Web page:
Trump’s Prosecutors Should Be Banned from Using One Word in Case Against 45
Former President Donald Trump has been charged with a variety of crimes, including violation of the misnamed Espionage Act.
That 1917 statute is misnamed because it covers a great many offenses that don’t involve spying or giving secrets to the enemy. In fact, over the years it has been used extensively against patriotic Americans who have opposed wars and dissented from other government actions.
In Trump’s case, he is being accused primarily of unlawful possession of allegedly classified material.
But because he has been charged under the Espionage Act, many people have been misled into believing the accusations against him have something to do with espionage, spying or even treason.
The use of the term espionage is extremely prejudicial to Trump in the court of public opinion. It would be even more prejudicial in a court of law if the jury were to hear that word in connection with his case.
Accordingly, Trump’s lawyers should immediately move for what’s called a motion in limine prohibiting the use of the word espionage by prosecutors, either inside the courtroom or outside it, but especially in front of the jury.
“Espionage” has no relevance to the upcoming trial. It associates Trump with some of the worst offenses imaginable.
Julius and Ethel Rosenberg were executed for espionage. Several former government officials have served long terms for espionage.
Those defendants actually provided classified and other secret information to our enemies. Trump should not be painted with that invidious brush, based on the evidence in his case.
It’s common for judges to prohibit prosecutors from using prejudicial terms in front of the jury.
The judge generally weighs the probative versus the prejudicial impact. In criminal cases, judges should always err on the side of protecting the rights of defendants.
This is not a hard case for barring the use of the term espionage, since it has little or no probative effect and a vast potential for prejudice. That the name of the statute uses the word is no excuse to let the prosecution use it. Often statutes have broad names that have little or nothing to do with the charges in a particular case.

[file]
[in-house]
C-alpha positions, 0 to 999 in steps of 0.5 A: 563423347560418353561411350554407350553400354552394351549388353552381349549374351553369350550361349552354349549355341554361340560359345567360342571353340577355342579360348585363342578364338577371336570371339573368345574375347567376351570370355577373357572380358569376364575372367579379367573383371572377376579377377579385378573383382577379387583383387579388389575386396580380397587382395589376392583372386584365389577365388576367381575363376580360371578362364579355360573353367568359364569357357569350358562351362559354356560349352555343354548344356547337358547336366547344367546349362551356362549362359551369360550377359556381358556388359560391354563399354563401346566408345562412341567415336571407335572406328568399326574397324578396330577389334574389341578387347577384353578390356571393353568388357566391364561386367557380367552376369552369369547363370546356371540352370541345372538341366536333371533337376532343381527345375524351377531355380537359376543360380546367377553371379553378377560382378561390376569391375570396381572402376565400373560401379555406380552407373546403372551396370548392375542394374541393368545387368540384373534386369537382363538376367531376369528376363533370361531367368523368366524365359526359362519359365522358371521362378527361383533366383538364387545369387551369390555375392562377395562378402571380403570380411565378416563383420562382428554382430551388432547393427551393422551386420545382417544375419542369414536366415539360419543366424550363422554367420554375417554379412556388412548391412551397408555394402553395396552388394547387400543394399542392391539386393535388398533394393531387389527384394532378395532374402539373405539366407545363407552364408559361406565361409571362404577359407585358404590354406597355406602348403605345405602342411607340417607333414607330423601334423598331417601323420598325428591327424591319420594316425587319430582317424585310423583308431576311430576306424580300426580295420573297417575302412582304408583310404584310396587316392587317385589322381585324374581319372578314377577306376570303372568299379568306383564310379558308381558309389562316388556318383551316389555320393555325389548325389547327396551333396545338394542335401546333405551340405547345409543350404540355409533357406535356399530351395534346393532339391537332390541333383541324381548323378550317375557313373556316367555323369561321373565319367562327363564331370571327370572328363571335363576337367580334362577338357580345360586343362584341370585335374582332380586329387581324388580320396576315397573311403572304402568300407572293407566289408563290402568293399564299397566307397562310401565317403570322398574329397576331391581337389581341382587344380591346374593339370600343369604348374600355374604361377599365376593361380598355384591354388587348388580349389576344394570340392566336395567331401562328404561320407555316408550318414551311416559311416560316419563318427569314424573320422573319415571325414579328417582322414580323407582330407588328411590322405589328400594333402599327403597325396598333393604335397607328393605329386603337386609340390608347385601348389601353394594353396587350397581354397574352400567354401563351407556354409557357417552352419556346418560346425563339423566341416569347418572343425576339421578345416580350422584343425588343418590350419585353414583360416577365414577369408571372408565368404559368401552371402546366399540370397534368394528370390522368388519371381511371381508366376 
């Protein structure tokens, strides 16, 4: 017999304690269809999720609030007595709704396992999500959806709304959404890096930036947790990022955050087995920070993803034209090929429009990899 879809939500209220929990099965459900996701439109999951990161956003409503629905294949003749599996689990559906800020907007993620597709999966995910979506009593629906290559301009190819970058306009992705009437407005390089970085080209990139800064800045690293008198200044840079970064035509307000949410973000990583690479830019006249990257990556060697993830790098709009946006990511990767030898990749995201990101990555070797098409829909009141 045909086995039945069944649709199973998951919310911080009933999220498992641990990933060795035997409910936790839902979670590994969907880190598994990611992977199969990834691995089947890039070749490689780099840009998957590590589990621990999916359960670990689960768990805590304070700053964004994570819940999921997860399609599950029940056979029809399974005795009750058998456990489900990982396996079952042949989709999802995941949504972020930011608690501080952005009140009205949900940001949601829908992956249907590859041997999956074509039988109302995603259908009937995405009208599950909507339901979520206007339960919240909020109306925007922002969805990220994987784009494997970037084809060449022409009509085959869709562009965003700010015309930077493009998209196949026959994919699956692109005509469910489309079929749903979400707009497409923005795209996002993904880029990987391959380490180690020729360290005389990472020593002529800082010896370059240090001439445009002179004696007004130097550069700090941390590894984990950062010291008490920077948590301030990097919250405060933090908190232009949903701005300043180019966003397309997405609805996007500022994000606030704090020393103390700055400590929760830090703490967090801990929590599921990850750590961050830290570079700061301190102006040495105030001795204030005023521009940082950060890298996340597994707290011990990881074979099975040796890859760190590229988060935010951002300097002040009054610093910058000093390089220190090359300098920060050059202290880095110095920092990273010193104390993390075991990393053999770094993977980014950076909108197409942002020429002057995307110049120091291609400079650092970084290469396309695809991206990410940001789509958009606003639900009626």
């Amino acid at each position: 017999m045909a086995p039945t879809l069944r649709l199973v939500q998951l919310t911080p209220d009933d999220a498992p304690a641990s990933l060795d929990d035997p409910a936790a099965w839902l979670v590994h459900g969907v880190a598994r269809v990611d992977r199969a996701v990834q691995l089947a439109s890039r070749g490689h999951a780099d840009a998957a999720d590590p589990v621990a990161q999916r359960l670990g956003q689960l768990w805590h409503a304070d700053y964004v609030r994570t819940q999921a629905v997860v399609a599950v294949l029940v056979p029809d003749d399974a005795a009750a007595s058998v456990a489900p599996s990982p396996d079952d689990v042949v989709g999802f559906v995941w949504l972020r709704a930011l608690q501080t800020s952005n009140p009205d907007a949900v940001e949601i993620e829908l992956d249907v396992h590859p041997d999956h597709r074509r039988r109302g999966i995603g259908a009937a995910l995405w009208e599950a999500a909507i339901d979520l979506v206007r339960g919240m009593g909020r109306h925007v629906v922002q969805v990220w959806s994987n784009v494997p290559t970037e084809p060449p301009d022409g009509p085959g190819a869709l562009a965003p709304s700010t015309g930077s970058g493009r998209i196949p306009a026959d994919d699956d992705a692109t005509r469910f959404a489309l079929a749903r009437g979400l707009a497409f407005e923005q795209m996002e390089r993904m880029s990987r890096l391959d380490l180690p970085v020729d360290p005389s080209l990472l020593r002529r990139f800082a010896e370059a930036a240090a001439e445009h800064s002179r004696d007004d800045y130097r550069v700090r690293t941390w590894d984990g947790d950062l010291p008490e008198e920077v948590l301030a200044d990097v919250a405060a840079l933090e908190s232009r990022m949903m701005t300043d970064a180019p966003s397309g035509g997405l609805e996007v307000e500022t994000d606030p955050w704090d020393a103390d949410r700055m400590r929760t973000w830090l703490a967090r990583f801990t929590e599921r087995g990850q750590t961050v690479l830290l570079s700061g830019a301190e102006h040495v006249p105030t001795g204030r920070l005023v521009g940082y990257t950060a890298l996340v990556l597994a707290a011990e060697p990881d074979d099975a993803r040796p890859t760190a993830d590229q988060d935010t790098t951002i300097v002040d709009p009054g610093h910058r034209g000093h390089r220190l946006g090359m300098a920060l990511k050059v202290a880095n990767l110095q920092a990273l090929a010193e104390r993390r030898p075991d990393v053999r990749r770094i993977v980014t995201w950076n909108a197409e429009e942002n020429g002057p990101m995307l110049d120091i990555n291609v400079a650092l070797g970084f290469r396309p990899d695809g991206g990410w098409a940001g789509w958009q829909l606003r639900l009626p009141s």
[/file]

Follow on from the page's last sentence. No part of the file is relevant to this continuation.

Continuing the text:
Imagine this hypothetical: Congress passes a statute and entitles it “The Protection Against Child Molestation and Insider Trading Act.”
Should prosecutors be allowed to mention the first part of that statute in a case that does not involve child molestation? Of course not.
Nor should the prosecution in this case be allowed to mention the word espionage, even though Congress misnamed the statute with that loaded term.
For this case, the law should be referred to only by mentioning the allegedly unlawful possession of classified material. That is the essence of this prosecution, and the defendant should not be prejudiced by reference to other aspects of the statute that have no direct bearing on this case.
It’s not too early for the defense to file this motion or for the court to grant it. Already, Trump has been prejudiced by media references to the law’s “espionage” title.
The court can’t stop the media from using that word, but by explicitly ruling it out of the trial, it can have an impact on public opinion and thus on the potential jury pool.
Espionage is a word that denotes some of the most evil intentions on the part of those accused of it. The impact could be subtle, even unconscious, but it is real.
The government would suffer no prejudice from a ban on the term in court. It can still argue Trump’s actions may have endangered our national security, but it won’t have the help of a misnamed statute.
True, any improper possession of highly classified material may pose some danger to national security if it gets into the wrong hands.
But that would be true as well of the improper possession and use of classified material by others who have not been charged, such as President Joe Biden, Vice President Mike Pence and former presidential candidate Hillary Clinton.
The American public has the right to judge how serious these dangers were in each case, but its judgment shouldn’t be influenced by prosecutors throwing around the word espionage just because it’s in the statute.
Indeed, the media themselves should be more responsible and explain that the charges are under provisions of the statute that have nothing to do with spying.
In any trial of Donald Trump, there will be prejudice on both sides. He is hated and loved by people who have already chosen sides.
It’ll be hard enough to select jurors who are able to consider the evidence without predispositions and prejudices. The court should go out of its way to reduce those risks to a fair trial.
Among the ways to do that is to eliminate all reference to the word espionage in the courtroom.
Alan Dershowitz is professor emeritus at Harvard Law School and the author of “Get Trump,” “Guilt by Accusation” and “The Price of Principle.” Andrew Stein, a Democrat, served as New York City Council president, 1986-94. This is republished from the Alan Dershowitz Newsletter.
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